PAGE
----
I still don`t know what to think about iran and its politics. I`ve already read a lot about it but I don`t fell like I know enough to put a opinion about it.
I know Iran is a political enemy of the US, but here in Brazil we have almost no contact with it and it seems to me a better country than, for example, Saudi Arabia (which is an important ally of the US) in terms of ethics, respect of human rights, etc..

I know I am running a little out of the subject here but I don`t have anyone here to discuss such issues and I`d like to know the opinion of you guys.

Once again, thank you for the inspiration.


In reply to an earlier post on Sep 12, 2008 8:54:44 PM PDT
Youssif says:
alot of iranians also don't like religion and politics entangled. many muslims don't. i have a friend from sudan who left because she couldn't stand for the government to tell her how to practice islam.
islam is currently more entangled in politics and i don't think islamist reform movements are going anywhere very soon (they may end up like the christian democrats of europe though--depending on a few factors as the reformers could go completely populist). secularism did not come easy to the west though. richard bulliet's ISLAMO-CHRISTIAN CIVILIZATION discusses all of this really, really well.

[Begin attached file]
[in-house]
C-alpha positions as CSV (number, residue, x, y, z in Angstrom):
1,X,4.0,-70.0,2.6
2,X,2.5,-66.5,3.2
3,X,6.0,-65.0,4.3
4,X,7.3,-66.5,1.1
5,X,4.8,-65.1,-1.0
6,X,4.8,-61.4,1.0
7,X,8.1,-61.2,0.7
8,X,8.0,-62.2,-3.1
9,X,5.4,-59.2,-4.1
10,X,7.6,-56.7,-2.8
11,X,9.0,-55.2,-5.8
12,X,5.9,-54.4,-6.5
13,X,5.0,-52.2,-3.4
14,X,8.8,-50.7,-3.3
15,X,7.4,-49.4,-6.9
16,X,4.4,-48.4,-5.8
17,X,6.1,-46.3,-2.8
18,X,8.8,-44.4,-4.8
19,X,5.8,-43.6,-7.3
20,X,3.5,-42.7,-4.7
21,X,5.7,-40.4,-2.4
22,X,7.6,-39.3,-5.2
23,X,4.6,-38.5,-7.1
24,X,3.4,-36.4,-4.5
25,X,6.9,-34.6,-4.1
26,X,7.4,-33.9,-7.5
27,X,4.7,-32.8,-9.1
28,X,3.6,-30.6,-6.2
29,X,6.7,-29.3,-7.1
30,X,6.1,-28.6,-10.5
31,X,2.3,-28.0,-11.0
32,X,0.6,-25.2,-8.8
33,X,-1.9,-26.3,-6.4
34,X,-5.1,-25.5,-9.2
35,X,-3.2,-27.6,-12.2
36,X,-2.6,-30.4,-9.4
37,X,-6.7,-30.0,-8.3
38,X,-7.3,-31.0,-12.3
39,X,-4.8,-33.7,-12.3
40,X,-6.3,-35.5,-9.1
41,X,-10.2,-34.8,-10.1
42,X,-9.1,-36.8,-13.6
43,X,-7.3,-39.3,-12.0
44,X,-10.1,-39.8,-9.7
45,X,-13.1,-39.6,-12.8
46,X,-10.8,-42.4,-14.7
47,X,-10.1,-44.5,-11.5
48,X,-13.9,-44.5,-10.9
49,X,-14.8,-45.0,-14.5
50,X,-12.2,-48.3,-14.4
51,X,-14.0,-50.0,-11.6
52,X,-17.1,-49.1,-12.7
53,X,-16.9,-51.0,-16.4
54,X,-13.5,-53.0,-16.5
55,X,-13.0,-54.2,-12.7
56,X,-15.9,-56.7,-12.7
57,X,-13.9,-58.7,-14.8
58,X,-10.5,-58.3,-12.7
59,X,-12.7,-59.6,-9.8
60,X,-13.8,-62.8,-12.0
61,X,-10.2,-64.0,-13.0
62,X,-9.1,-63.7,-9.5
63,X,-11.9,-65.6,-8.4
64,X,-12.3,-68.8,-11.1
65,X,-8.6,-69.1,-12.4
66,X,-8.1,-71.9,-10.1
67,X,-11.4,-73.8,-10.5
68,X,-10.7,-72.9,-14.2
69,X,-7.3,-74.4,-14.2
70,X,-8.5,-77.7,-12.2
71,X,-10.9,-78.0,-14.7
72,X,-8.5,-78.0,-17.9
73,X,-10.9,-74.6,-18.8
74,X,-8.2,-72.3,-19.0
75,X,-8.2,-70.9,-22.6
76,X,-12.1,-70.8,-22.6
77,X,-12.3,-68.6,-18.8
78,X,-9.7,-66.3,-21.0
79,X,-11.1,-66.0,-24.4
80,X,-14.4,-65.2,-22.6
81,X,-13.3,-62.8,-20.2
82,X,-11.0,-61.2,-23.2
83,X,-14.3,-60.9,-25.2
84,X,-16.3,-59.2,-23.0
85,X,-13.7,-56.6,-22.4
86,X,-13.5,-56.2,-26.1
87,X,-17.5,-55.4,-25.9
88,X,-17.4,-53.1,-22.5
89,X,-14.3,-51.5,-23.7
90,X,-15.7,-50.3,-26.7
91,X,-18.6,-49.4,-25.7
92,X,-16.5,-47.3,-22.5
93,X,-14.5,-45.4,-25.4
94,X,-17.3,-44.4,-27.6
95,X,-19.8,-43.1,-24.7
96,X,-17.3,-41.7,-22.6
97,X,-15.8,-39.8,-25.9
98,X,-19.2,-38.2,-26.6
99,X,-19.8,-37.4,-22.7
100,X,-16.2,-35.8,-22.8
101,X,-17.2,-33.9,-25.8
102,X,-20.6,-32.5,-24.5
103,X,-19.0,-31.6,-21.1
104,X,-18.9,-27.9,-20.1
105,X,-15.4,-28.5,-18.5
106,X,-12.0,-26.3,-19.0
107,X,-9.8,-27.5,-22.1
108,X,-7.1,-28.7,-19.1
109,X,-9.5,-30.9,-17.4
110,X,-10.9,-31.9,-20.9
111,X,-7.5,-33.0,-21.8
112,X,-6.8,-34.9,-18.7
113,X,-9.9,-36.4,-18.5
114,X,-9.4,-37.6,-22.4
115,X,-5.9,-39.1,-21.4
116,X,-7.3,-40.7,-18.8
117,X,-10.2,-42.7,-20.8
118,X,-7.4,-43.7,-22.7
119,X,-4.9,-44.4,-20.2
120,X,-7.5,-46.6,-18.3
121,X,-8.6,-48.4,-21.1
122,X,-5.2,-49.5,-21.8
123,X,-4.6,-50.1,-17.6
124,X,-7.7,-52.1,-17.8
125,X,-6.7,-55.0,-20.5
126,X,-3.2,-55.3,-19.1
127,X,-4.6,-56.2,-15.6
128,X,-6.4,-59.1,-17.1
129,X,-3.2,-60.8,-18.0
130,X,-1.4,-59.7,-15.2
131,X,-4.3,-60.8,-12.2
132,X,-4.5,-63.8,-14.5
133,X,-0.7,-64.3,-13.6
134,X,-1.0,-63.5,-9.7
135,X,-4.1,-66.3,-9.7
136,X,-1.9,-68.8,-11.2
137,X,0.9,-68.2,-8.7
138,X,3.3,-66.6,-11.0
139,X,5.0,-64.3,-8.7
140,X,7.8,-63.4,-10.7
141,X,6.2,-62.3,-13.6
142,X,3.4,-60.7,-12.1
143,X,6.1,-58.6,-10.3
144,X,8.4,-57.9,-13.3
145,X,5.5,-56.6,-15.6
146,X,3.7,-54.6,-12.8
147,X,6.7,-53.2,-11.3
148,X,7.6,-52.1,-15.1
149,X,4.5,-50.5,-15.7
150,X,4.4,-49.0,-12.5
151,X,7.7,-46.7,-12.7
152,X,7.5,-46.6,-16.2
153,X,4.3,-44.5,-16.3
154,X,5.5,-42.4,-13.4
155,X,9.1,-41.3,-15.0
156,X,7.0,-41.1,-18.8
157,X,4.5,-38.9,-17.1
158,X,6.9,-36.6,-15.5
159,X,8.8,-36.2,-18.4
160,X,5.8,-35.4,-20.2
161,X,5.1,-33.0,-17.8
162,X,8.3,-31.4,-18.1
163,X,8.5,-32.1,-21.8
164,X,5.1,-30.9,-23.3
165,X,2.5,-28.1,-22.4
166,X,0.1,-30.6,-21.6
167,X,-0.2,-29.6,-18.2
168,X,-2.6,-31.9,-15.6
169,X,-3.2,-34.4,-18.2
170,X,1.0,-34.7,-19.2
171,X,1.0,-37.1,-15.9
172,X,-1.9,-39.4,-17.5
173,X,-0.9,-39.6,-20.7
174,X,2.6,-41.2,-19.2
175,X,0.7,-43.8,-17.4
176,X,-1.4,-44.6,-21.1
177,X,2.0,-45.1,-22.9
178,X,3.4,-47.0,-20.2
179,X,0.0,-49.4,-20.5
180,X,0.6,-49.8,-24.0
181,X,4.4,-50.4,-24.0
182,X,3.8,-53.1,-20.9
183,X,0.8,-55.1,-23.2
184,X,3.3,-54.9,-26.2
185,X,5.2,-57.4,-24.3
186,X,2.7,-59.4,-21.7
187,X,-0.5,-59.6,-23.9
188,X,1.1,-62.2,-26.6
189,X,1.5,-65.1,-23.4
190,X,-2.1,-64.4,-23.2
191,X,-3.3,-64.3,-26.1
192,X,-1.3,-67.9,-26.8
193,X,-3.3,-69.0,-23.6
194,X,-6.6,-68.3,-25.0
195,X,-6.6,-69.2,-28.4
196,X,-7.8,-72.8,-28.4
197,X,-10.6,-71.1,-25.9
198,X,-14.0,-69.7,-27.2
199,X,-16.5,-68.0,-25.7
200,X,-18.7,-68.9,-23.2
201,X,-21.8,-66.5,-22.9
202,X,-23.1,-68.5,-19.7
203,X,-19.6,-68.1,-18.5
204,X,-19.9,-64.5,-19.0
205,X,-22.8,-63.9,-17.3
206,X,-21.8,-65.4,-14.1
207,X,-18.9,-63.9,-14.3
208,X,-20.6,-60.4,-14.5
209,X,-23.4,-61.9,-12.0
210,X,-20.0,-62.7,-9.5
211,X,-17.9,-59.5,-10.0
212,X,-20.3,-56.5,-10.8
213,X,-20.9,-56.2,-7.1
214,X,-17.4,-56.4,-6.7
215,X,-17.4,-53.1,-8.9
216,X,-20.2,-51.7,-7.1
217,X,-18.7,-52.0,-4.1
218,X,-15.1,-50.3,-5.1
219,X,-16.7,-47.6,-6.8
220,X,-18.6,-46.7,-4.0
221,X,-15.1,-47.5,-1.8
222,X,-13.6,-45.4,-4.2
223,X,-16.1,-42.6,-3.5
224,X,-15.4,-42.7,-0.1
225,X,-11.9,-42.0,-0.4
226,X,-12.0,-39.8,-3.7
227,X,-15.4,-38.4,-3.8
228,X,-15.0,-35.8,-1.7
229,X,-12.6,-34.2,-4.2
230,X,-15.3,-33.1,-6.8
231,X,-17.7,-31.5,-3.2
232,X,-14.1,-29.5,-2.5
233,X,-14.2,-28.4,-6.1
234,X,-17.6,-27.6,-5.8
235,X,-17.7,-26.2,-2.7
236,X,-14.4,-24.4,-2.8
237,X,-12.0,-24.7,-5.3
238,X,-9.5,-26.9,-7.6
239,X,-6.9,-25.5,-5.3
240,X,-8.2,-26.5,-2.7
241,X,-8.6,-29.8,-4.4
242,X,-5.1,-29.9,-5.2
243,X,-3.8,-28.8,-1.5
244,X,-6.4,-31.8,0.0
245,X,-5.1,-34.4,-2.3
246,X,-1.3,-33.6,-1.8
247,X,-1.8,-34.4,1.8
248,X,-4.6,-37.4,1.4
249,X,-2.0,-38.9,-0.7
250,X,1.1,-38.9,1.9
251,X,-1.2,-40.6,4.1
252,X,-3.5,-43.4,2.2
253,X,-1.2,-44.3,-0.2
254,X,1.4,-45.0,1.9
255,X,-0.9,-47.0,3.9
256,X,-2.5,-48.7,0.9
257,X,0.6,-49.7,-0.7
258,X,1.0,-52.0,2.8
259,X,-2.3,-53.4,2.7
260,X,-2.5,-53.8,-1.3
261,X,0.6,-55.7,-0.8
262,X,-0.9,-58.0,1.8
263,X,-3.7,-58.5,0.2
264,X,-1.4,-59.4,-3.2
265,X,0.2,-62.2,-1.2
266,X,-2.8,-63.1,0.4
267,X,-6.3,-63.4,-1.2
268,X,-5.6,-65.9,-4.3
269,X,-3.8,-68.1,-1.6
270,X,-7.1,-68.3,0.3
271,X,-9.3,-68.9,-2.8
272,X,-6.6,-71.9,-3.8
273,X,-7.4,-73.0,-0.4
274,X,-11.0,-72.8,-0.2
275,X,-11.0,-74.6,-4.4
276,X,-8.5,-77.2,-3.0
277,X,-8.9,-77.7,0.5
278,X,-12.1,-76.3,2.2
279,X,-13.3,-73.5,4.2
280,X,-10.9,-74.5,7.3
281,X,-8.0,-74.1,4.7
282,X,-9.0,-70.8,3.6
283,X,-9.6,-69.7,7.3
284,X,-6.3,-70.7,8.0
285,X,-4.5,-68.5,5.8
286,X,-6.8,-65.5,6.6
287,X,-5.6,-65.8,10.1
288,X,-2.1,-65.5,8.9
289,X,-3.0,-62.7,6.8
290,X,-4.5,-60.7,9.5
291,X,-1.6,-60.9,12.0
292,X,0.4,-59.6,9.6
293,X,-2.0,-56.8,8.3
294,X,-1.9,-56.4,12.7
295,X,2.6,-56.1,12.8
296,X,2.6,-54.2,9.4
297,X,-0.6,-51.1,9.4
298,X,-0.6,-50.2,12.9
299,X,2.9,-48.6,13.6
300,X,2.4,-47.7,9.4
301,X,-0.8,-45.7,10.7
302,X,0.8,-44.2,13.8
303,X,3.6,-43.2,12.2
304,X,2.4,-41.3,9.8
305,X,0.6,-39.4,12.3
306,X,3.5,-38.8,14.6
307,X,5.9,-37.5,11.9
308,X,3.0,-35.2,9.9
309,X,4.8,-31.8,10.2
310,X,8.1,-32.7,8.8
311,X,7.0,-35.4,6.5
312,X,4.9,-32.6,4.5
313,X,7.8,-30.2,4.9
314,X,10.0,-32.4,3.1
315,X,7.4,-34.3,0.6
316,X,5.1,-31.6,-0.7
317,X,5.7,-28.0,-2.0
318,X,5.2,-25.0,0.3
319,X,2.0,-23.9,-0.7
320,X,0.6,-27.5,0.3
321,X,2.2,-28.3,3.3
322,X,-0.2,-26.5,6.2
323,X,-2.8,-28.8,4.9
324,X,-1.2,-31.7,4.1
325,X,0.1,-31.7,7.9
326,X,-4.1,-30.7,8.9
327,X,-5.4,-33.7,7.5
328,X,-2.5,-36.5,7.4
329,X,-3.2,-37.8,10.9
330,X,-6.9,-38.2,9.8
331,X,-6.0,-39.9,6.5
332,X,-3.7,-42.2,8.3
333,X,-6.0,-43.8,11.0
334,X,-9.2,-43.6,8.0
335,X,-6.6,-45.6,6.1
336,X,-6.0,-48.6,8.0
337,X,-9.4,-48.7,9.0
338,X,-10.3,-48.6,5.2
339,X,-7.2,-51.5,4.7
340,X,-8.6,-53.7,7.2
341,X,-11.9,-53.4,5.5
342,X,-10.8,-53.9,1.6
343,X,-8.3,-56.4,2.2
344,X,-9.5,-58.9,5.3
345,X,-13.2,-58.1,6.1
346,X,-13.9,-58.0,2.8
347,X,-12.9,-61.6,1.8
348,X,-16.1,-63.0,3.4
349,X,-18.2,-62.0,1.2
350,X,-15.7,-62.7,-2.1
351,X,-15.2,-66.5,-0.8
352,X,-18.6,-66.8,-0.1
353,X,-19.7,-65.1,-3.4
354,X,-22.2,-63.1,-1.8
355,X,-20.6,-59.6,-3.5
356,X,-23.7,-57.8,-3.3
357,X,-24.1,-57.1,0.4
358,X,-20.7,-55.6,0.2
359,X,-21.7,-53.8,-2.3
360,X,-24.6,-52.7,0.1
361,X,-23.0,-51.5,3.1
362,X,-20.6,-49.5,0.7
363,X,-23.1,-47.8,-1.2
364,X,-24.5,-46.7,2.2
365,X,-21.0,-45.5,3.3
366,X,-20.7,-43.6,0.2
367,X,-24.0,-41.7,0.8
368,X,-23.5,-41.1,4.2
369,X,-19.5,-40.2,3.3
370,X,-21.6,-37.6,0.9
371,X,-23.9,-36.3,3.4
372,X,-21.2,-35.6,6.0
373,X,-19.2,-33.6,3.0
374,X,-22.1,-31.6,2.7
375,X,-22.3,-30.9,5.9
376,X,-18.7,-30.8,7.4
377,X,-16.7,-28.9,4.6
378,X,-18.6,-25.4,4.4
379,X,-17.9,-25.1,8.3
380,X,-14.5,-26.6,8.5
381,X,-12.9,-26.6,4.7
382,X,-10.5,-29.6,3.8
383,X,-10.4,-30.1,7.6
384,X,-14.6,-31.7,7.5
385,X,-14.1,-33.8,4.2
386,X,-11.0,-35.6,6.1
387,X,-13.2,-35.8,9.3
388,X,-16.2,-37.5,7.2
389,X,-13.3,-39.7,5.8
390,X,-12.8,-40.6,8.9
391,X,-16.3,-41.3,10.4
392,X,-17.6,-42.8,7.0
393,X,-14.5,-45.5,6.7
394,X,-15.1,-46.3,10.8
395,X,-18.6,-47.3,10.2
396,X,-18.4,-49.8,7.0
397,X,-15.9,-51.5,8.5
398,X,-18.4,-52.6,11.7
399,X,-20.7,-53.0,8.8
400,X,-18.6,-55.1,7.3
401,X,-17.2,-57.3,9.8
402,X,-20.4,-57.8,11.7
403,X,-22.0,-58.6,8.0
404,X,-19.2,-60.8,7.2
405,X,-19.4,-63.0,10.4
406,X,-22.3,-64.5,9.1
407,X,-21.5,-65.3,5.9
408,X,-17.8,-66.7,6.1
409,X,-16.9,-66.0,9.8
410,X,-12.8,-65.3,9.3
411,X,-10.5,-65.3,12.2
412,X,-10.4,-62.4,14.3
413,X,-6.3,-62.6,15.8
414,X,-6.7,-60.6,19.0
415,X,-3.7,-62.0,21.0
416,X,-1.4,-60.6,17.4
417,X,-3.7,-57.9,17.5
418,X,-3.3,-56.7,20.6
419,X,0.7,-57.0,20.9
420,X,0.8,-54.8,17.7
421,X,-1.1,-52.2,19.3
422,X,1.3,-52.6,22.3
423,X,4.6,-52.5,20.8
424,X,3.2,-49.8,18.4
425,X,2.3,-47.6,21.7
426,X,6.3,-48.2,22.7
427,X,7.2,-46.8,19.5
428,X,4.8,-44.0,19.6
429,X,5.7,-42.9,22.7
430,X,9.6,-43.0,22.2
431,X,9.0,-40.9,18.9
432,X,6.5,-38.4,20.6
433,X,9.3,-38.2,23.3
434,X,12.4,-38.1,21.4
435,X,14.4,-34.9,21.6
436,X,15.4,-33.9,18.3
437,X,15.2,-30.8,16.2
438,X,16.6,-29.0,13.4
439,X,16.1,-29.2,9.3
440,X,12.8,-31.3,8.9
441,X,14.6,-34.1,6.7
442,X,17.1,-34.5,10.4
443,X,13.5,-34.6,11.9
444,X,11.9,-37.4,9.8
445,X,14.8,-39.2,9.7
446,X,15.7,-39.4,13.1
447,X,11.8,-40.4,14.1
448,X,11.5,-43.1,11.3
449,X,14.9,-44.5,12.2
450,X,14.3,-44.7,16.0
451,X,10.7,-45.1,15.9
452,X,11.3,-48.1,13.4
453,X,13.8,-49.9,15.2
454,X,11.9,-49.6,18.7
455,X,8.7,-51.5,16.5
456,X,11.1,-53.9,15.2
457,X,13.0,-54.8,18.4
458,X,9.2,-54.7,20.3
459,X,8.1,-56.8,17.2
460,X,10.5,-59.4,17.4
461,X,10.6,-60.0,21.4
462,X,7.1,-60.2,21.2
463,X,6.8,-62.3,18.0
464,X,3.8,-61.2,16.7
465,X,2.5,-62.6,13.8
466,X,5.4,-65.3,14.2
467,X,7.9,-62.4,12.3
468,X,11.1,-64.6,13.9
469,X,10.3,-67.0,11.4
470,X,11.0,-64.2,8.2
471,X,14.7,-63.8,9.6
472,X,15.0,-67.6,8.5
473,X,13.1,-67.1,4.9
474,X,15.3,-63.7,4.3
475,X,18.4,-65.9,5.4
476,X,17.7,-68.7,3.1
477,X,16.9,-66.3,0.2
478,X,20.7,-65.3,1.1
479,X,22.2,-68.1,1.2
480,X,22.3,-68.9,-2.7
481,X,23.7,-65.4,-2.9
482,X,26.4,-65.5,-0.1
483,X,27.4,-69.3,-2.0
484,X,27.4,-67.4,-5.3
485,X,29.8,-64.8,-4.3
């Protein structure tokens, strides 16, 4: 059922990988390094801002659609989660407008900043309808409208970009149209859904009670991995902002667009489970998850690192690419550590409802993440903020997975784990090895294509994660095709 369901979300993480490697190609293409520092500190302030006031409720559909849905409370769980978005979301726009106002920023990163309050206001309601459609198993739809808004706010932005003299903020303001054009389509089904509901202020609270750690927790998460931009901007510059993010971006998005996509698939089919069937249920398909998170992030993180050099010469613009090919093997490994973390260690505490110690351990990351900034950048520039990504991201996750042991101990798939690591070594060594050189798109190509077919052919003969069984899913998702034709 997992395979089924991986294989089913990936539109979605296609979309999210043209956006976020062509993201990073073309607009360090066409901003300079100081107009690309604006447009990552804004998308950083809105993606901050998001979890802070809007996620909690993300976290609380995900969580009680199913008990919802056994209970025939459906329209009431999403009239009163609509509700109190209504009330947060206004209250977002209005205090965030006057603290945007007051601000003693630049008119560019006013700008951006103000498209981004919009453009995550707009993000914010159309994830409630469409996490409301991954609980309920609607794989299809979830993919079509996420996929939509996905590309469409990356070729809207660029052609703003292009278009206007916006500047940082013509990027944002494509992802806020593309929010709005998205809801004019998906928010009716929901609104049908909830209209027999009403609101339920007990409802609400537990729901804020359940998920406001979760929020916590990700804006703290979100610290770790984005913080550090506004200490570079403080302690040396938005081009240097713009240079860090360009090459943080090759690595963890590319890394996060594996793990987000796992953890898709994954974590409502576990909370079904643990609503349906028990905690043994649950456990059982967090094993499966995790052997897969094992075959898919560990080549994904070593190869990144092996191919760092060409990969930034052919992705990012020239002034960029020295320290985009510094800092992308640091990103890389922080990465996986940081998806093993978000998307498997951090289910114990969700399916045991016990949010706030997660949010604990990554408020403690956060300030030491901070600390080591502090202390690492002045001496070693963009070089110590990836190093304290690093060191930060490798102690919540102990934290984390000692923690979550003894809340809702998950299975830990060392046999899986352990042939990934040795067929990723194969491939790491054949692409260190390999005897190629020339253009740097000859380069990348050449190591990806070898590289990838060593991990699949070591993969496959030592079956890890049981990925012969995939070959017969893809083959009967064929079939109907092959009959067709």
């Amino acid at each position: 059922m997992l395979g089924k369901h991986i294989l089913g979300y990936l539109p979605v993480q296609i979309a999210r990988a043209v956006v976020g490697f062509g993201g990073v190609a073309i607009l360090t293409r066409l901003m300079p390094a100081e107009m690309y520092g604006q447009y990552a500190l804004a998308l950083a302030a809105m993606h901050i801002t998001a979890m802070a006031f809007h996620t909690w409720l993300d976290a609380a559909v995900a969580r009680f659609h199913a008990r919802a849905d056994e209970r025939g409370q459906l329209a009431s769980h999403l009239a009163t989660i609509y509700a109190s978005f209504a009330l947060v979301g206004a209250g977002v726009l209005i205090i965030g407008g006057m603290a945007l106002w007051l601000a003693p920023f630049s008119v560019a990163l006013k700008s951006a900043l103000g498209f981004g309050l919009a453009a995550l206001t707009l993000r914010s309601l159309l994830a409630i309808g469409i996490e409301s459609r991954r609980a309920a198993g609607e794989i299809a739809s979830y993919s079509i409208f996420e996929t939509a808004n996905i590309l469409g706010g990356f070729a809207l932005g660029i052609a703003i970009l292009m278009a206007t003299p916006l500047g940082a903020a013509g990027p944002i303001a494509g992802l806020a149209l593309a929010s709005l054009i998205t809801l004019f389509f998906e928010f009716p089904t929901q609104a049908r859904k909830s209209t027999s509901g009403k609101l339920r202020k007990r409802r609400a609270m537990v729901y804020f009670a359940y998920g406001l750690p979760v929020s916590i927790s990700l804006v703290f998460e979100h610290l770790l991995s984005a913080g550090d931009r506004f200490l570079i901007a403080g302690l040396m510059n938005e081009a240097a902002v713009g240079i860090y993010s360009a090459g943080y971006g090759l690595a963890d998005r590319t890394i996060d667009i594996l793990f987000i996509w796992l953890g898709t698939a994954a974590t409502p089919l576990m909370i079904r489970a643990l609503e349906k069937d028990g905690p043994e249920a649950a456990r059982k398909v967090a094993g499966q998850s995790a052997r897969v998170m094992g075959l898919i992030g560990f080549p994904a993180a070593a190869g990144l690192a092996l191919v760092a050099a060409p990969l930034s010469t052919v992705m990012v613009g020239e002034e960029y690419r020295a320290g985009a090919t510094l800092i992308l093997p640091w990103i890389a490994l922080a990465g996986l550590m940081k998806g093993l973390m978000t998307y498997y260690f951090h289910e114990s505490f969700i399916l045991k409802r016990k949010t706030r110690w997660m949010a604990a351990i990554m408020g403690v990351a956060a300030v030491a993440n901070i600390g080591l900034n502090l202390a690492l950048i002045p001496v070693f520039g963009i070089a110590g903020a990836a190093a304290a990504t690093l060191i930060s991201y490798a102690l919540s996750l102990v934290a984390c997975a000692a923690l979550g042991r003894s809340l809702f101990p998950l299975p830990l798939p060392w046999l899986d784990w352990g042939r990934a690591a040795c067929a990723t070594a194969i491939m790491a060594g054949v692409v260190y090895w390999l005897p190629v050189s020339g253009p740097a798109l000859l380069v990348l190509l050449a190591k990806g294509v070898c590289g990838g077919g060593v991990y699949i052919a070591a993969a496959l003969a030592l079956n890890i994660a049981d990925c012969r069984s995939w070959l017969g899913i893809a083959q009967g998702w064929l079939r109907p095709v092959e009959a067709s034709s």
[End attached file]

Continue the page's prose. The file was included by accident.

"Conventional wisdom maintains that the differences between Islam and Christianity are irreconcilable. Pre-eminent Middle East scholar Richard W. Bulliet disagrees, and in this fresh, provocative book he looks beneath the rhetoric of hatred and misunderstanding to challenge prevailing -- and misleading -- views of Islamic history and a "clash of civilizations." These sibling societies begin at the same time, go through the same developmental stages, and confront the same internal challenges. Yet as Christianity grows rich and powerful and less central to everyday life, Islam finds success around the globe but falls behind in wealth and power. Modernization in the nineteenth century brings in secular forces that marginalize religion in political and public life. In the Christian world, this simply furthers a process that had already begun. In the Middle East this gives rise to the tyrannical governments that continue to dominate. Bulliet argues that beginning in the 1950s American policymakers misread the Muslim world and, instead of focusing on the growing discontent against the unpopular governments, saw only a forum for liberal, democratic reforms within those governments. By fostering slogans like "clash of civilizations" and "what went wrong," Americans to this day continue to misread the Muslim world and to miss the opportunity to focus on common ground for building lasting peace. This book offers a fresh perspective on U.S.-Muslim relations and provides the intellectual groundwork upon which to help build a peaceful and democratic future in the Muslim world. On "clash of civilizations" "Civilizations that are destined to clash cannot seek together a common future. Like Mathews'Islam, Huntington's Islam is beyond redemption. The strain of Protestant American thought that both men are heir to, pronounces against Islam the same self-righteous and unequivocal sentence of 'otherness'that American Protestants once visited upon Catholics and Jews." On "what went wrong" "The idea that people in the Middle East once embraced the goal of becoming like Europe and hoped that by adopting European ideas and institutions they would someday experience all of the liberal values we recognize in the Europe of today is nonsense. It assumes a historical outcome for Europe itself that no one even in Europe could have predicted." On "why do they hate us" "Those who advanced the Japanese occupation as a model for postwar Iraq seem to have baseball, Hello Kitty, and Elvis impersonators in the back of their minds rather than headscarves and turbaned mullahs.... Like latter day missionaries, we want the Muslims to love us, not just for what we can offer in the way of a technological society but for who we are -- for our values. But we refuse to countenance the thought of loving them for their values." On Islam's ideological shortcomings "Jim Jones, David Koresh, and Meir Kahane do not typify Christianity and Judaism in the eyes of the civilized West but those same eyes are prone to see Osama bin Laden and Mullah Muhammad Omar as typifying Islam." On Middle East studies "The founders of Middle East studies ignored recommendations that they focus on contemporary Islam and focused instead on Middle Easterners trying to act like westerners. There weren't a lot of these, just as there hadn't been a lot of converts, but the conviction was strong that those few would be pioneers in bringing western modernity to the region... The people we supported as agents of modernity became tyrants."